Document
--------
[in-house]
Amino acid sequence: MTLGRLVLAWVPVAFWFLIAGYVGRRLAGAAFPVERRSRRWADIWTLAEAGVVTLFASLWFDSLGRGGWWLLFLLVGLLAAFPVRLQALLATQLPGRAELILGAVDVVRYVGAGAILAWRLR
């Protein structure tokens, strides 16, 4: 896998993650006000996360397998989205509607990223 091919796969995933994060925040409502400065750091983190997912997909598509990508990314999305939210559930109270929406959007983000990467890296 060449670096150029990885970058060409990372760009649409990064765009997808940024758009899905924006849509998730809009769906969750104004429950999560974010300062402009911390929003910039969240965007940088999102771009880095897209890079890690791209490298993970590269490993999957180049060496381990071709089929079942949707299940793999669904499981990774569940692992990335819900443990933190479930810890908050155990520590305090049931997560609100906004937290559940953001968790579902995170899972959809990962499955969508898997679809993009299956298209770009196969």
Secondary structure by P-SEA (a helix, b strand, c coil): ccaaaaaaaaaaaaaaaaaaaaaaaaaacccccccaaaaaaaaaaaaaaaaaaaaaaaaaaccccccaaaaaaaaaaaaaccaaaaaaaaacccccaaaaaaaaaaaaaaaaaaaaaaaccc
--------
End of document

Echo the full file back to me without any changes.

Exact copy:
[in-house]
Amino acid sequence: MTLGRLVLAWVPVAFWFLIAGYVGRRLAGAAFPVERRSRRWADIWTLAEAGVVTLFASLWFDSLGRGGWWLLFLLVGLLAAFPVRLQALLATQLPGRAELILGAVDVVRYVGAGAILAWRLR
């Protein structure tokens, strides 16, 4: 896998993650006000996360397998989205509607990223 091919796969995933994060925040409502400065750091983190997912997909598509990508990314999305939210559930109270929406959007983000990467890296 060449670096150029990885970058060409990372760009649409990064765009997808940024758009899905924006849509998730809009769906969750104004429950999560974010300062402009911390929003910039969240965007940088999102771009880095897209890079890690791209490298993970590269490993999957180049060496381990071709089929079942949707299940793999669904499981990774569940692992990335819900443990933190479930810890908050155990520590305090049931997560609100906004937290559940953001968790579902995170899972959809990962499955969508898997679809993009299956298209770009196969």
Secondary structure by P-SEA (a helix, b strand, c coil): ccaaaaaaaaaaaaaaaaaaaaaaaaaacccccccaaaaaaaaaaaaaaaaaaaaaaaaaaccccccaaaaaaaaaaaaaccaaaaaaaaacccccaaaaaaaaaaaaaaaaaaaaaaaccc